2022 Erie Canal Tour: Days 6&7 – Utica to Amsterdam, Amsterdam to Albany. Done!

I was much to tired yesterday to blog. And honestly, I am again today, but if I don’t get my notes down now, it probably won’t happen.

Friday, day 6, was an eventful day for our band of three. We left Utica early under a bit of a fog. The weather was cool but nice. No rain, and that was most welcome.

It didn’t take long for the sun to dry up the fog and make for a beautiful and sunny day. We made a steady pace as we pedaled east. We stopped at several of the locks for a rest or pictures. Right about lock 18, we decided to watch a boat lock through.

The boat is named “Spontaneous”. We struck up a couple of minutes of conversation as they locked through. This couple was on their way to New Hampshire to deliver this boat to new owners. They have had some great adventures but just didn’t have the time to enjoy it any longer. We all decided that a great way to do this trip would be to cycle to one end and have a very relaxing boat ride back. It takes several days to travel the length of the canal by boat. They are restricted to low speed, so it is a relaxed pace.

As we began the day, Zubby just didn’t quite seem to be feeling 100%. By the time we reached the town of Canajoharie, he really didn’t feel well. Looking back, we think he “bonked” – a term that means you’re too low on calories and/or electrolytes and/or fluids. The brain just shuts you down. We got him into a local restaurant and he sipped a bunch of drink and cooled down. We hung out for about two hours. We had about 25 miles left to go, but Zubby decided he was done for the day. After a few unsuccessful attempts at Ubering and Lyfting, we got ahold of someone who was able to drive him forward to our hotel in Amsterdam.

So then there were two…

JB and I pressed on to Amsterdam without much further excitement. We stopped for a few minutes at the entrance to the shrine for the North American Martyrs. This is the site of the 17th Century Mohawk Village of Ossernenon, birthplace of St. Kateri Tekakwitha, and the site of martyrdom for three Jesuit missionaries. This particular shrine has importance for me because of some time spent here back in 2010 with my daughter and wife. We were running quite late after helping Zubby so we couldn’t stay long.

We finished our ride and arrived at the Castle in Amsterdam NY. This is an old armory that has been converted into a castle-themed hotel. It was a very fun place to stay and we enjoyed it very much.

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So that was the end of day 6. We all regrouped at the hotel. JB and I enjoyed a wonderful dinner at a local Italian place, Lorenzo’s.

That brings us to today. Last night, Zubby decided he was done for the trip. We had about another 45-50 miles to the end and he didn’t think it was good to continue. So we rearranged his Amtrak ticket so that he would stay in Amsterdam while JB and I finished the trek to Albany.

It was another fantastic, dare I say epic, weather day. Blue skies, temps in the low 80s and no headwinds. Can’t ask for better.

We decided that we wanted to try to find some donuts today. That was high on JB’s list. So we had a light breakfast at the hotel and then decided we would try to find some pastries or donuts in Schenectady. We eventually found a Dunkin’ Donuts and we split a half-dozen donuts between us. They went down really fast.

As we were making our way east, I saw a boat in the distance that looked familiar. We reached to the next lock, and sure enough, it was “Spontaneous” again. We had seen them yesterday and now again today. We said Hi to the owners and then went on our way.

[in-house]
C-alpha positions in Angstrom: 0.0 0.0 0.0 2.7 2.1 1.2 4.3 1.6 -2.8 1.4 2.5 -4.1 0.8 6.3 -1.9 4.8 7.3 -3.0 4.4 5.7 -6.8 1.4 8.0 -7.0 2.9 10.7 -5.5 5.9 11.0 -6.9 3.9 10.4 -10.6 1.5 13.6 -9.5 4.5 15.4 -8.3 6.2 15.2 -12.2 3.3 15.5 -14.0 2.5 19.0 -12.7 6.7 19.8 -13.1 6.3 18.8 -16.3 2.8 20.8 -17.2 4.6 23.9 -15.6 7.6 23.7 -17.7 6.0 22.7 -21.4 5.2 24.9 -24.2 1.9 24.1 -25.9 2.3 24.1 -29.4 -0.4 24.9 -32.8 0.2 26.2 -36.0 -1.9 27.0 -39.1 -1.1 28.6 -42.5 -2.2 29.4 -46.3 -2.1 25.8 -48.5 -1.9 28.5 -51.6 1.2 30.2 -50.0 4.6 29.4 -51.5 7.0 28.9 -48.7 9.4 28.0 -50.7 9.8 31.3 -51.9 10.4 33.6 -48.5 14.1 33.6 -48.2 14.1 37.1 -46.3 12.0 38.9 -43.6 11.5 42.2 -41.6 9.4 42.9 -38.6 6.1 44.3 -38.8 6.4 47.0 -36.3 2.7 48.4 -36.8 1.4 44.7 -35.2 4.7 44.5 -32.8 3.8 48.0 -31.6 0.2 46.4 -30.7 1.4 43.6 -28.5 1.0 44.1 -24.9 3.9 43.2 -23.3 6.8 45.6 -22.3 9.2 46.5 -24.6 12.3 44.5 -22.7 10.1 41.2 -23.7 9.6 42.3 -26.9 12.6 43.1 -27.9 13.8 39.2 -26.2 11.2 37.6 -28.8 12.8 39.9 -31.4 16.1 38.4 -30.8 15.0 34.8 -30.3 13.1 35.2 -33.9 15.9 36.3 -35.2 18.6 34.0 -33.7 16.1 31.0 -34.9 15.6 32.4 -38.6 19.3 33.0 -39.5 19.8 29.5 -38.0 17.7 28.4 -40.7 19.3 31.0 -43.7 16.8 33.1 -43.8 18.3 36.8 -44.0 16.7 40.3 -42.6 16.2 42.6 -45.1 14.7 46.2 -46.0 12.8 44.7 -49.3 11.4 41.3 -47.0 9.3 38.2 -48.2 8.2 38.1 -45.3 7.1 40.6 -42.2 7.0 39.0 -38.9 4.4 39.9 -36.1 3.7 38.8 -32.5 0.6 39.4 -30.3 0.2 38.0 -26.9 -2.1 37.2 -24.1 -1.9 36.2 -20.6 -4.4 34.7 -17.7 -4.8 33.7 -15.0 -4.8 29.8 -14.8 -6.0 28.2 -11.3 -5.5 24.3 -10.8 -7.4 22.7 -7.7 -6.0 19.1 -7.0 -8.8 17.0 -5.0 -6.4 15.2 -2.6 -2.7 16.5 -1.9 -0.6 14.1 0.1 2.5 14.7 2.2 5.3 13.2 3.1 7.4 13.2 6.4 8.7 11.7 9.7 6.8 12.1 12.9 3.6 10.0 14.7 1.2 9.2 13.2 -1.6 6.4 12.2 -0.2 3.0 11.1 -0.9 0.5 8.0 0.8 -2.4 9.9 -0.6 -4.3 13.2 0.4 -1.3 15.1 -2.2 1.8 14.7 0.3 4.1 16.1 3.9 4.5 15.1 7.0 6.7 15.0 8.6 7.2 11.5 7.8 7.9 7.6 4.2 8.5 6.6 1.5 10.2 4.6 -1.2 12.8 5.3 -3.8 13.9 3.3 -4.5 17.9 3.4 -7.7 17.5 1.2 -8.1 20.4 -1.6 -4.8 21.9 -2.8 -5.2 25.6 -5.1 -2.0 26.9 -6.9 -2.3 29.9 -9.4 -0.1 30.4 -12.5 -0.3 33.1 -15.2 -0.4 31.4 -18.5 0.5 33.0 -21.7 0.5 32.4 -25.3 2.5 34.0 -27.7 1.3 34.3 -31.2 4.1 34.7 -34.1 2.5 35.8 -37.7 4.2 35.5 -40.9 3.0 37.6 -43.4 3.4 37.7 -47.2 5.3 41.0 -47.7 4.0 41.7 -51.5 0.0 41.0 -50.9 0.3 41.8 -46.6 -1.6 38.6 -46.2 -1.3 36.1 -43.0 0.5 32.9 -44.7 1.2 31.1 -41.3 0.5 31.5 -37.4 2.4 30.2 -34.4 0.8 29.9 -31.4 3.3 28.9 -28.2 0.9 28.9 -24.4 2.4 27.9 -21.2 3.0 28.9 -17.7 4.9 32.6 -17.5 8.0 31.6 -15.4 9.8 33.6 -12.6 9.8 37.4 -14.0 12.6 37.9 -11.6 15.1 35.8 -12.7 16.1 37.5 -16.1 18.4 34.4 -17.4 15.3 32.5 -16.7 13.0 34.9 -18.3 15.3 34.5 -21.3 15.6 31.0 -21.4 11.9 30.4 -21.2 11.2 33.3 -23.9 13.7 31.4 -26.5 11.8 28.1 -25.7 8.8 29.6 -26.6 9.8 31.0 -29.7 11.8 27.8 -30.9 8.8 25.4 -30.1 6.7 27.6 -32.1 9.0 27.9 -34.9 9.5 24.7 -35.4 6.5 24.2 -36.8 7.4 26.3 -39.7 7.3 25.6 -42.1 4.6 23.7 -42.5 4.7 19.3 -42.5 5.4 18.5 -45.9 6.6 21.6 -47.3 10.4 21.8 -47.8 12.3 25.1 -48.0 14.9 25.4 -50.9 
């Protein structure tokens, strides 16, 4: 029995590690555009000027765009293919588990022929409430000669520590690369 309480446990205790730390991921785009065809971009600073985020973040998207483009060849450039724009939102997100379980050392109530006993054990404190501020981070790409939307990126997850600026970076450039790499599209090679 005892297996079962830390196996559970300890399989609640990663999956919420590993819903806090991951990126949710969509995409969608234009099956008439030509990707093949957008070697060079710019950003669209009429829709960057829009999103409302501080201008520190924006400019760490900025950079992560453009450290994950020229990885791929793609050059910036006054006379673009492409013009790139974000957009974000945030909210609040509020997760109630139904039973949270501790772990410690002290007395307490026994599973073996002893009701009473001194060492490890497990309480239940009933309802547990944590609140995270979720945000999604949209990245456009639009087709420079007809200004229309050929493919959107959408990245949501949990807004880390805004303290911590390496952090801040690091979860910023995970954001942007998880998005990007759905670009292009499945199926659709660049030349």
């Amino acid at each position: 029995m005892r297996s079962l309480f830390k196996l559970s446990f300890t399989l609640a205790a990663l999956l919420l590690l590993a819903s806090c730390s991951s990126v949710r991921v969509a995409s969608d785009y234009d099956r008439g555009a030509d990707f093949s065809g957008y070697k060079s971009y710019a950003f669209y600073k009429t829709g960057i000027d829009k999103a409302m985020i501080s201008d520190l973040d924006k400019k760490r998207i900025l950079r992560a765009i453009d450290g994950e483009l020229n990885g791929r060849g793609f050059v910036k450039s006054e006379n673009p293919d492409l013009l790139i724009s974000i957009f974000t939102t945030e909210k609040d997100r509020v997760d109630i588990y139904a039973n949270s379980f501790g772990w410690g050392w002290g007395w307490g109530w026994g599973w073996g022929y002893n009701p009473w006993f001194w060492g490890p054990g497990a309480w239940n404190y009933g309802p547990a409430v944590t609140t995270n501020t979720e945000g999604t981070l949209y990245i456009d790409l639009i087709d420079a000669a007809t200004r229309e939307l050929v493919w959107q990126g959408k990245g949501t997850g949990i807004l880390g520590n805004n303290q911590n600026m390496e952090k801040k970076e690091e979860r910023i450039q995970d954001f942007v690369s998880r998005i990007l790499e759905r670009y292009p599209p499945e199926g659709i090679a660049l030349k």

The trail in Schenectady has some ups and downs to it. It diverges from the Mohawk river up and overlooks it, then goes back down to meet the river again. Felt good to do a little gentle climbing after so much flat riding.

The last few miles were uneventful, except that my Garmin had not been tracking my distance from when we left breakfast in Schenectady until we reached the northern part of Cohoes. Annoying. The track made it look like I was able to magically fly across the county.

We arrived in Albany with plenty of time to spare. We had to be at the Amtrak station on the other side of the Hudson by 3:00PM. So we went in search of food and drink. We found great little pub. I had a beer and a fish fry. It was extra delicious today.

After lunch, we made a quick trip over the Hudson to the town of Rensselaer. It was very easy to cross the bridge because it has a dedicated bike / pedestrian area away from traffic.

The Amtrak station in Albany is clean and nice. I took the opportunity to change out of my stinky riding clothes and into some street clothes for the ride home. JB did the same. We boarded the train without too much difficulty. Zubby had a ticket for the same train, departing from Amsterdam.

I had been warned that the Amtrak Empire Service could not handle very many bikes. We had pre-arranged and paid for shipping our 3 (4 originally) bikes. The process for loading was to let the conductor tell us which car had a rack open. We then wheeled the bikes in and hung them in the rack. Not too bad, but not nearly as convenient as the entire bike-friendly train car that I rode from Pittsburgh to DC a few years ago.

I got off the train in Rochester and my dad picked me up. I’m back at their place. Dirty clothes are all in the washer and I’m preparing to head back tomorrow to home. The three of us have decided that it was a very good tour, even with all the challenges that came our way. I will add one more blog post later with some thoughts and tips about riding the Erie Canal. Watch for that in the next day or two.

Until then…
Peace,
— Deacon Matt